Among substances are by general consent reckoned bodies and especially natural bodies; for they are the principles of all other bodies. Of natural bodies some have life in them, others not; by life we mean self-nutrition and growth (with its correlative decay). It follows that every natural body which has life in it is a substance in the sense of a composite.

But since it is also a body of such and such a kind, viz, having life, the body cannot be soul; the body is the subject or matter, not what is attributed to it. Hence the soul must be a substance in the sense of the form of a natural body having life potentially within it. But substance (in the sense of form) is actuality, and thus soul is the actuality of a body as above characterized.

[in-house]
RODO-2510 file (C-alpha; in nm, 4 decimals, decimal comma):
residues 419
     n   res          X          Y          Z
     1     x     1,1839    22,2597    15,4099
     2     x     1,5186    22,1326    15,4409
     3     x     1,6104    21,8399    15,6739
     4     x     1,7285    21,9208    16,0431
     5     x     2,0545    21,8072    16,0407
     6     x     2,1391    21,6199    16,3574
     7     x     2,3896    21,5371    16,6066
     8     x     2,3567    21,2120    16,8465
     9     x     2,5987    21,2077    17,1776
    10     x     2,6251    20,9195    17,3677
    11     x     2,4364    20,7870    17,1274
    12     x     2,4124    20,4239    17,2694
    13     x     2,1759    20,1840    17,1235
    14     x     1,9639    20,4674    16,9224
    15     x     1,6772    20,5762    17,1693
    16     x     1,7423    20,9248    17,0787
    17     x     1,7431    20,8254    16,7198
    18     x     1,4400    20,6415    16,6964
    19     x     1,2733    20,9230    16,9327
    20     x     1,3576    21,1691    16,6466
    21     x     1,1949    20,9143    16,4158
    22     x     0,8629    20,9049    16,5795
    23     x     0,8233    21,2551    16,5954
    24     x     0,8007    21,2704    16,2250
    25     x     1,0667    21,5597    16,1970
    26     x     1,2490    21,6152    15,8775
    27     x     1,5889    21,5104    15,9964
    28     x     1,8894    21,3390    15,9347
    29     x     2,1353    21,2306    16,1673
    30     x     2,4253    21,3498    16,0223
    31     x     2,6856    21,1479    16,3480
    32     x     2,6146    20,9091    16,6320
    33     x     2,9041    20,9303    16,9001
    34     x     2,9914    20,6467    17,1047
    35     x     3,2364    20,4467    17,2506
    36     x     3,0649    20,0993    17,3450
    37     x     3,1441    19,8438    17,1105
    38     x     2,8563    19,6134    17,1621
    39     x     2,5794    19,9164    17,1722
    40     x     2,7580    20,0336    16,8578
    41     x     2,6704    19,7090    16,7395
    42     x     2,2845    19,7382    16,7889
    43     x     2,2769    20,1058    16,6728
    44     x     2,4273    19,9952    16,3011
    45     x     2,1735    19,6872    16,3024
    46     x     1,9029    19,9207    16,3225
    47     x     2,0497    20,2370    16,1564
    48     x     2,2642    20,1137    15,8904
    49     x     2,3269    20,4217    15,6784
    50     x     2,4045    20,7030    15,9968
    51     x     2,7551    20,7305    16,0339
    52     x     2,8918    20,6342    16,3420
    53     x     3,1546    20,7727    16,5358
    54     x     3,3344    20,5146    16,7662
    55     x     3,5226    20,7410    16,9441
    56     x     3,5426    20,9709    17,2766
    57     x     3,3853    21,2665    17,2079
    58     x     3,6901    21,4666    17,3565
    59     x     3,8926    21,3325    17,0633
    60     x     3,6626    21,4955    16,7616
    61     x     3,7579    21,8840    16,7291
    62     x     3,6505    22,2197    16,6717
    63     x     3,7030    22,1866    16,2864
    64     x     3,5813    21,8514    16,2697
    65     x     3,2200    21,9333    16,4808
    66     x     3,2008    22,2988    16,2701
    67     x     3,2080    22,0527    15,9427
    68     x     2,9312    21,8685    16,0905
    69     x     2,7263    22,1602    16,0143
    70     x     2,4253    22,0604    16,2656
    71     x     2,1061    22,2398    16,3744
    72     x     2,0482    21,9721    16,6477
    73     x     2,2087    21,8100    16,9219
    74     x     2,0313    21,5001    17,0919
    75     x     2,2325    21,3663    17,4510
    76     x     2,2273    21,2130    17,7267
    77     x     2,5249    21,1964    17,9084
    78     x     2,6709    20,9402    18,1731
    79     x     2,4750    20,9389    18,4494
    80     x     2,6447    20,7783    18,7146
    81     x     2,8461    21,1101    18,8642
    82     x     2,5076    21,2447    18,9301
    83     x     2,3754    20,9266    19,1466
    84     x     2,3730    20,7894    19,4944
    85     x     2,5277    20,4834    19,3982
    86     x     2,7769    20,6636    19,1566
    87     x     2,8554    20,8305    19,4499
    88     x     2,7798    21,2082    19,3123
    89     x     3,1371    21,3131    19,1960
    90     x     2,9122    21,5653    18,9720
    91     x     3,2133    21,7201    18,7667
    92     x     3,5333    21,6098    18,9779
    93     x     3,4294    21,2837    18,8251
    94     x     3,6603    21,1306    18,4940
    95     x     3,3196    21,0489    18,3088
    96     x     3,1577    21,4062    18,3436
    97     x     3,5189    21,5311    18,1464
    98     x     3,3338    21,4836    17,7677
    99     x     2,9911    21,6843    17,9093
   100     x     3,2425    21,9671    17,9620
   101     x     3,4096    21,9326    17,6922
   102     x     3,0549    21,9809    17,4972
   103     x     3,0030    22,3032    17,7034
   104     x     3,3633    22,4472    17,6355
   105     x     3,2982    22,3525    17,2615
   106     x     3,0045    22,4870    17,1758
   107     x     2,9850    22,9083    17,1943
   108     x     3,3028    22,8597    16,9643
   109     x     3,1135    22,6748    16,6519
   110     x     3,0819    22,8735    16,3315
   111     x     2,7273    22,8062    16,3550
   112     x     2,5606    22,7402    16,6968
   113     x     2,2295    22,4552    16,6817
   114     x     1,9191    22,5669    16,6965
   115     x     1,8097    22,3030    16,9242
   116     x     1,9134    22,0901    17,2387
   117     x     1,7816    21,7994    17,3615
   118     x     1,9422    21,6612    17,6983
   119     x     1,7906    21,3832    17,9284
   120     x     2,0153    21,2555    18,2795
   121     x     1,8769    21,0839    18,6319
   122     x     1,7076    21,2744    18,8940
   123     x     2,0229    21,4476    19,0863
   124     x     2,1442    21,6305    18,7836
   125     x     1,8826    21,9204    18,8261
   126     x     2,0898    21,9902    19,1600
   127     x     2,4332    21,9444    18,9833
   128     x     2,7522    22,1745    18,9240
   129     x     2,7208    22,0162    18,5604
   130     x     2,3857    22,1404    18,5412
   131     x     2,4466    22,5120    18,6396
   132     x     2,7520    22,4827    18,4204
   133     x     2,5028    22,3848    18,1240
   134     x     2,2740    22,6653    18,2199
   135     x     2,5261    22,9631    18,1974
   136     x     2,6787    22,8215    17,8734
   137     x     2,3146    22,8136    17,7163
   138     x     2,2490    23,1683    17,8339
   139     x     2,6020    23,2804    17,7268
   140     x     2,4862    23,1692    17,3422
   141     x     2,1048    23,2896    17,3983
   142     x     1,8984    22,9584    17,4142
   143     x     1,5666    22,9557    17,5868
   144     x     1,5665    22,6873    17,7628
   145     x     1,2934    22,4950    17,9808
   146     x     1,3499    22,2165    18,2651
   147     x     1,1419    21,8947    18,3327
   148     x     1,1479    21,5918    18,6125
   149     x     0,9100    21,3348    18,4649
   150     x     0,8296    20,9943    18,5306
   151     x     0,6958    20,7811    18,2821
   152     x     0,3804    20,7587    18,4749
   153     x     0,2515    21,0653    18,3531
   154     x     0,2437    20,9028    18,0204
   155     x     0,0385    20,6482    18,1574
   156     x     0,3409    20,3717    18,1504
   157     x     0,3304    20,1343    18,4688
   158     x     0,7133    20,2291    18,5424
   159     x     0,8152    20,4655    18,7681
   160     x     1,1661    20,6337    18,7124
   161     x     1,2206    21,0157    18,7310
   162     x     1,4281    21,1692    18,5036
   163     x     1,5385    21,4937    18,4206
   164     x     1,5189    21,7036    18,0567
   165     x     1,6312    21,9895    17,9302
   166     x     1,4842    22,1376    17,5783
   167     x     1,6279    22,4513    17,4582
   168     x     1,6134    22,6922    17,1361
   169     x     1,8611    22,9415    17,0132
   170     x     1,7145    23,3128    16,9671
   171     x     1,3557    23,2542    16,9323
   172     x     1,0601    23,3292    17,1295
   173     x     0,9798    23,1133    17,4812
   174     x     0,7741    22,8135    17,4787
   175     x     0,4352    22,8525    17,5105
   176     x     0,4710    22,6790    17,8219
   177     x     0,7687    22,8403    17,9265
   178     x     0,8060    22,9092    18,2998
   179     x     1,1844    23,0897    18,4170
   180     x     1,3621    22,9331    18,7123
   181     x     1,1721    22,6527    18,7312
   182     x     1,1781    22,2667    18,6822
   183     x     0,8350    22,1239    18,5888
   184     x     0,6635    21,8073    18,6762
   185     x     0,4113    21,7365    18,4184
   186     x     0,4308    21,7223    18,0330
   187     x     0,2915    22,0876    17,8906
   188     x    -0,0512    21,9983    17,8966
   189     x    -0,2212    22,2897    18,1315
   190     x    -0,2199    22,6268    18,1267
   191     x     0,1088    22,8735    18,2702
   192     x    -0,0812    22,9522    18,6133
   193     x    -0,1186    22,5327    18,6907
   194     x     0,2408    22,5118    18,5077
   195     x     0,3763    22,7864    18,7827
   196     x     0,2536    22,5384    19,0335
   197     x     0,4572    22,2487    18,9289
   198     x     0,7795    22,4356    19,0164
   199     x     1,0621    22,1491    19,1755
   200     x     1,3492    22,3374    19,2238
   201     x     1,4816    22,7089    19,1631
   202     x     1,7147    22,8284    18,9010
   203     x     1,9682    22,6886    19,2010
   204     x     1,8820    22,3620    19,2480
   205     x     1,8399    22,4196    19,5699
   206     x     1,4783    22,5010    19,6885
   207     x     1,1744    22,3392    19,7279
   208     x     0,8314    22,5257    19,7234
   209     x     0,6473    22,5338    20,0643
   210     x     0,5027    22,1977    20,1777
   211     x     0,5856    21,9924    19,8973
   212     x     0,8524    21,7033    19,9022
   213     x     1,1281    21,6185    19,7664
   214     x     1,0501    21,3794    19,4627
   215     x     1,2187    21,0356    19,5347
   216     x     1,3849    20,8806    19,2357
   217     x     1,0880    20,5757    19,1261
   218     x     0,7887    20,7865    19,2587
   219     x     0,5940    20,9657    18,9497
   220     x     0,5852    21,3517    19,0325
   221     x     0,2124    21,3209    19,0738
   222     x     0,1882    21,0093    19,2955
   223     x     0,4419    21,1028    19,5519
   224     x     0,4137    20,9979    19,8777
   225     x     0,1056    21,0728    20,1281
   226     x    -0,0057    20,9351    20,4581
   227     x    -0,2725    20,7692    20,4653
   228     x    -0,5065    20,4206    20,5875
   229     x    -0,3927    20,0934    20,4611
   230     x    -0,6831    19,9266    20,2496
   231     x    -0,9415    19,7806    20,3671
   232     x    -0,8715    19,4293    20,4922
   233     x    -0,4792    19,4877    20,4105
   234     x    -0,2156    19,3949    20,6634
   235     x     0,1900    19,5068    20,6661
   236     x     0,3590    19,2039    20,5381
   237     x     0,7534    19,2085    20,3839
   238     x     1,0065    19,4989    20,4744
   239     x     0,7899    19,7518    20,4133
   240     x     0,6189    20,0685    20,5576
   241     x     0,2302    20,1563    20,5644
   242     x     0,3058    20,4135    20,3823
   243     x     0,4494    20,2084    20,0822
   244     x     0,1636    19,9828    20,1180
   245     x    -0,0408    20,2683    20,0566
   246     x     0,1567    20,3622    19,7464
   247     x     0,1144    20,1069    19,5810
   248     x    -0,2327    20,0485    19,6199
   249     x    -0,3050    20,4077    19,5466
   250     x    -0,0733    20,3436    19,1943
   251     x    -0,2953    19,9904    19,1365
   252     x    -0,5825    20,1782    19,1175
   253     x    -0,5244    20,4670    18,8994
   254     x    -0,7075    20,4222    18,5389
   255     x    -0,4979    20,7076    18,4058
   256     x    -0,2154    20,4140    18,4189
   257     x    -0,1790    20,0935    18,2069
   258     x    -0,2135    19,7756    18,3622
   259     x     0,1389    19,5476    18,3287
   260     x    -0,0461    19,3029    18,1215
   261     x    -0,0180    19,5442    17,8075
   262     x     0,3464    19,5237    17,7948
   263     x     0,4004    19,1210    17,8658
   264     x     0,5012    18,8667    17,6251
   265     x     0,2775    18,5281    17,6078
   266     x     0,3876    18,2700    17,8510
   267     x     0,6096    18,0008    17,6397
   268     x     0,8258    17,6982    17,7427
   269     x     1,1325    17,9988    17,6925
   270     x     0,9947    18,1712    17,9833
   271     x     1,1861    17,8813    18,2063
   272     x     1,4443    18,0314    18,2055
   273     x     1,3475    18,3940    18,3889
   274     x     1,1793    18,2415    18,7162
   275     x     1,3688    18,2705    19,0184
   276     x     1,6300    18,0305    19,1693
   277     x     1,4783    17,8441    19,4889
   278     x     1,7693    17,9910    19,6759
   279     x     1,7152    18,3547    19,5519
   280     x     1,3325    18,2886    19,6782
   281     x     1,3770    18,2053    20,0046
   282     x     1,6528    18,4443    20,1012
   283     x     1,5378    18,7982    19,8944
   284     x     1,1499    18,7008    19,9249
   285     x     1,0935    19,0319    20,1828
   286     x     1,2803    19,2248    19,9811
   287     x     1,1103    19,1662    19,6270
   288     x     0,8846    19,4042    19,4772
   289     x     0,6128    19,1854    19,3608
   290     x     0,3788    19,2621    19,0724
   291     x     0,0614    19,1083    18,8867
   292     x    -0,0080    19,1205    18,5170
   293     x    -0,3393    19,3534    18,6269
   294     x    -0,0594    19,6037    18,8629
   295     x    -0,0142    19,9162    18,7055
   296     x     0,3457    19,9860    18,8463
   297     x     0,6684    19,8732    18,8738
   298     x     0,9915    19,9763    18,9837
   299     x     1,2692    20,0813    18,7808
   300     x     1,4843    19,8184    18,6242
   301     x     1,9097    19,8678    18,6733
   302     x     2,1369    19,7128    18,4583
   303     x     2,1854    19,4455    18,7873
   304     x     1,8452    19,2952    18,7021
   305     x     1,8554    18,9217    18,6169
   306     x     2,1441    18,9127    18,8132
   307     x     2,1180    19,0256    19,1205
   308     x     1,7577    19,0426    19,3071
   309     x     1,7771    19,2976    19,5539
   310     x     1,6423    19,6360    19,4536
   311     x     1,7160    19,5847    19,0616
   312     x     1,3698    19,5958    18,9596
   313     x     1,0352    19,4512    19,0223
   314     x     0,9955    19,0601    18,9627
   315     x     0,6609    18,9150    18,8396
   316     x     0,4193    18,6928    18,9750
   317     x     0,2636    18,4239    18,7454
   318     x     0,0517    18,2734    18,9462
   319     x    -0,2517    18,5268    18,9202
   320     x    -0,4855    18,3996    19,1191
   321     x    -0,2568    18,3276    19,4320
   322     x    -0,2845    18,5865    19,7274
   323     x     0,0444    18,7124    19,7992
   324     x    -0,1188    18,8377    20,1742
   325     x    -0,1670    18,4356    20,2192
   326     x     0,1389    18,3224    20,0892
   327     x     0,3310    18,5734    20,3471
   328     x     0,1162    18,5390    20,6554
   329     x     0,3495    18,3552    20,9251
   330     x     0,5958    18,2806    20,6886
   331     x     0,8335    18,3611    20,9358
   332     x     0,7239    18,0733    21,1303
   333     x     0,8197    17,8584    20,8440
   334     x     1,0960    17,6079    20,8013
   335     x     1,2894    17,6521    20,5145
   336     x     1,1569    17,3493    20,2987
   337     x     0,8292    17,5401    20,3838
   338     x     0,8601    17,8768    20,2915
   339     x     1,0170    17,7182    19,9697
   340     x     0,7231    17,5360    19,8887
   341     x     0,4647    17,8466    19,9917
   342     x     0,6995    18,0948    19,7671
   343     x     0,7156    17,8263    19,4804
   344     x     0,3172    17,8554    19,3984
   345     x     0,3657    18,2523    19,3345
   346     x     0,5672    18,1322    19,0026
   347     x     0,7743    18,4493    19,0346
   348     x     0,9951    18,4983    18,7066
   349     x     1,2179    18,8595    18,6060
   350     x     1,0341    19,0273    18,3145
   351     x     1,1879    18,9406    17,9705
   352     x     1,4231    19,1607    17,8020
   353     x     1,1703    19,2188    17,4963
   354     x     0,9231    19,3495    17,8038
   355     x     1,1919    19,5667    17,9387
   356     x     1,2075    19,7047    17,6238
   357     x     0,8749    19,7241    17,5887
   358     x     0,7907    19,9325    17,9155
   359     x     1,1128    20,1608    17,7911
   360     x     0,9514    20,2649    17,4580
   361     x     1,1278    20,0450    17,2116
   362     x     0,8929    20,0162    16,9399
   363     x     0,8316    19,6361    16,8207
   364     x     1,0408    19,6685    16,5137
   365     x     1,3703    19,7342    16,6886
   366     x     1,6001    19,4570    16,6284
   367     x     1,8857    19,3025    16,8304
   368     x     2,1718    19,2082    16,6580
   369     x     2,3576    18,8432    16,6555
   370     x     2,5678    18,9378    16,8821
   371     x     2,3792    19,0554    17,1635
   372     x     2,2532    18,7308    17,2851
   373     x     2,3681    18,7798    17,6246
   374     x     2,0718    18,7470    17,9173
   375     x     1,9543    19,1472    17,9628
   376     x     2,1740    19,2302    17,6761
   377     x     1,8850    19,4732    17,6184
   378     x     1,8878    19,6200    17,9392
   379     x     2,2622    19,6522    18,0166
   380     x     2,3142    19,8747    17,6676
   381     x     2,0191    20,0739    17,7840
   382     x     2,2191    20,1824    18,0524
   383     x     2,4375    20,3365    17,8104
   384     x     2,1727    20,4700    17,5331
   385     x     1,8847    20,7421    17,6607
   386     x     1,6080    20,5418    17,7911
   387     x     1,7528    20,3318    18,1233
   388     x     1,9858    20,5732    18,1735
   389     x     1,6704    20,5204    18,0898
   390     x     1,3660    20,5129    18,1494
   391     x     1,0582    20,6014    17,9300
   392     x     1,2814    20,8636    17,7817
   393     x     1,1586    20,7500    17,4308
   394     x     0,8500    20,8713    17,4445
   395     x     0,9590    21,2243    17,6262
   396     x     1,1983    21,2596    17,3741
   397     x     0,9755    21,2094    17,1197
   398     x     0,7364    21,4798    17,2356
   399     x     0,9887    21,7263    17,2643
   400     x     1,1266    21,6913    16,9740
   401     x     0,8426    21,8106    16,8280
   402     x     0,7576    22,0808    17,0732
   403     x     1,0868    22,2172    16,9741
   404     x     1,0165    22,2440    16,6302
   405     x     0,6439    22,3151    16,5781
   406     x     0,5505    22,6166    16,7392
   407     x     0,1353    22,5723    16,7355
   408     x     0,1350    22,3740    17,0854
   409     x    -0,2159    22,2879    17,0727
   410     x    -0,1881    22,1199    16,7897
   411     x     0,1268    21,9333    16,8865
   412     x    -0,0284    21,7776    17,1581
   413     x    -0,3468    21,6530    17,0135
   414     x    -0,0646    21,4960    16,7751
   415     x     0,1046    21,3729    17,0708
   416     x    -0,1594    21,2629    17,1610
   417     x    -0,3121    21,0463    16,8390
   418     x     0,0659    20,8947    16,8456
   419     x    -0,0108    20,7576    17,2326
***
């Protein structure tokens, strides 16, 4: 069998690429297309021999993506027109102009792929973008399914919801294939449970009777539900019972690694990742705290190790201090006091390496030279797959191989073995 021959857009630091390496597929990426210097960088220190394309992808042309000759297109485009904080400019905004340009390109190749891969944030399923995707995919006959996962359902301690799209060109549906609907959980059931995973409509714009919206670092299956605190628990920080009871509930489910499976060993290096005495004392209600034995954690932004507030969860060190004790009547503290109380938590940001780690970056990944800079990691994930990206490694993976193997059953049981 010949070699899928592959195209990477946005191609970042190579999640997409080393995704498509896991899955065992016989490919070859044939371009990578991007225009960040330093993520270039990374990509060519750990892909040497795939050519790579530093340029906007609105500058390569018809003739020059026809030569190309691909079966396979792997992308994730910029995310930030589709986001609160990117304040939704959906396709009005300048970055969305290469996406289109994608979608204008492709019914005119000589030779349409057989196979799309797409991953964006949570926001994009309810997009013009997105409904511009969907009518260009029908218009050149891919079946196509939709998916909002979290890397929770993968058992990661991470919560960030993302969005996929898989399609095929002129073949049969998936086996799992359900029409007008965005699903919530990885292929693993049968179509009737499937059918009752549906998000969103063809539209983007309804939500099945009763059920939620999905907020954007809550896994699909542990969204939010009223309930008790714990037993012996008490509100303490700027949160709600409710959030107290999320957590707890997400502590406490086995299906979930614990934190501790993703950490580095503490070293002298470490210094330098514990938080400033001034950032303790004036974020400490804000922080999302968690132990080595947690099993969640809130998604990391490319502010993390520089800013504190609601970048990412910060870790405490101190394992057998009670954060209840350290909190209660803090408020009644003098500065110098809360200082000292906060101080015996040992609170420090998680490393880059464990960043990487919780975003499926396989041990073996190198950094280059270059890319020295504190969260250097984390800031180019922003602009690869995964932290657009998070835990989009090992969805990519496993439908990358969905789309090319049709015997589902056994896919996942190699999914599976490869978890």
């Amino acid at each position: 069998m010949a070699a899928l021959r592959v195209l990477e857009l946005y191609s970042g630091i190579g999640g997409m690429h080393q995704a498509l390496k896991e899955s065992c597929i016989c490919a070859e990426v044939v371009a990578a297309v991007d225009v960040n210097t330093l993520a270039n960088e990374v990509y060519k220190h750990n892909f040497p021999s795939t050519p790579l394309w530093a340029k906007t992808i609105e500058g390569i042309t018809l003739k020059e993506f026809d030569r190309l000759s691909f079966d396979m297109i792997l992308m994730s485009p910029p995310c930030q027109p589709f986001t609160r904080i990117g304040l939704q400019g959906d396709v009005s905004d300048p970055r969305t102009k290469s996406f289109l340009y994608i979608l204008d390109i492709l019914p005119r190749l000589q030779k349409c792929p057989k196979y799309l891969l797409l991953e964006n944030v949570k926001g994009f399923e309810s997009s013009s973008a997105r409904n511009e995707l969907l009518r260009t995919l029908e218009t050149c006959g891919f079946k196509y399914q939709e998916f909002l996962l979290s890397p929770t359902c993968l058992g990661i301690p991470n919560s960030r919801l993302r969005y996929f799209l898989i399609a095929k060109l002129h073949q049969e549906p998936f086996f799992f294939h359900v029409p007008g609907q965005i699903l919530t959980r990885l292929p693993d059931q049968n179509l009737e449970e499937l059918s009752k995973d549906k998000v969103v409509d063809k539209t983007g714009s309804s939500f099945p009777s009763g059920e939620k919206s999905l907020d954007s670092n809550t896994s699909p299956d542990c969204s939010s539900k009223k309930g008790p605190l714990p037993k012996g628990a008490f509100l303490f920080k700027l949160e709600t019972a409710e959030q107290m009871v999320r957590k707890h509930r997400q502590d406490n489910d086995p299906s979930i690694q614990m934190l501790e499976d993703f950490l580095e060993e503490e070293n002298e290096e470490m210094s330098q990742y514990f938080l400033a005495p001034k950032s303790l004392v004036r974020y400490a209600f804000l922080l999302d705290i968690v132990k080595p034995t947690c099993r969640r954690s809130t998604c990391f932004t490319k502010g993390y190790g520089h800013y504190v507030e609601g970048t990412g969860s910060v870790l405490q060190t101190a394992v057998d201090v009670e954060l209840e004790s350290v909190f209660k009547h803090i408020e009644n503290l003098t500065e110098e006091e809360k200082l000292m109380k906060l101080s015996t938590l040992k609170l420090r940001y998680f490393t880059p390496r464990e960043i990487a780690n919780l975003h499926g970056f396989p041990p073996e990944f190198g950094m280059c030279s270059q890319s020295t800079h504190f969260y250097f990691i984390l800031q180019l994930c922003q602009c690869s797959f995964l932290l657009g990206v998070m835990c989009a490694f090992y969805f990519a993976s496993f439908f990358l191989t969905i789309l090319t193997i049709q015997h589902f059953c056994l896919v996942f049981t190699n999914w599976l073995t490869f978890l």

From long-standing Greek tradition the soul of a living thing is incorporeal, it does not include body. Yet it is, that is it exists in the sense that we can talk about it. Also, it is attributed to an existing thing yet is not an attribute of it, it does not modify what the thing is. It is thus equivalent to having knowledge rather than exercising knowledge. It also only applies to that specific entity. And this entity must have life. Consider the four causes and the implication, particularly of the final, that they have on what a thing is that is capable of movement on its own? What defines such a thing is its soul, that includes everything that makes it what it is including the quality by which it is capable of self-movement. Thus in such a body, soul is its form, that which when extracted from it represents the essence of the thing without being the thing, and as such is its actuality, but only in the sense that it is what it is and not in the sense that it is.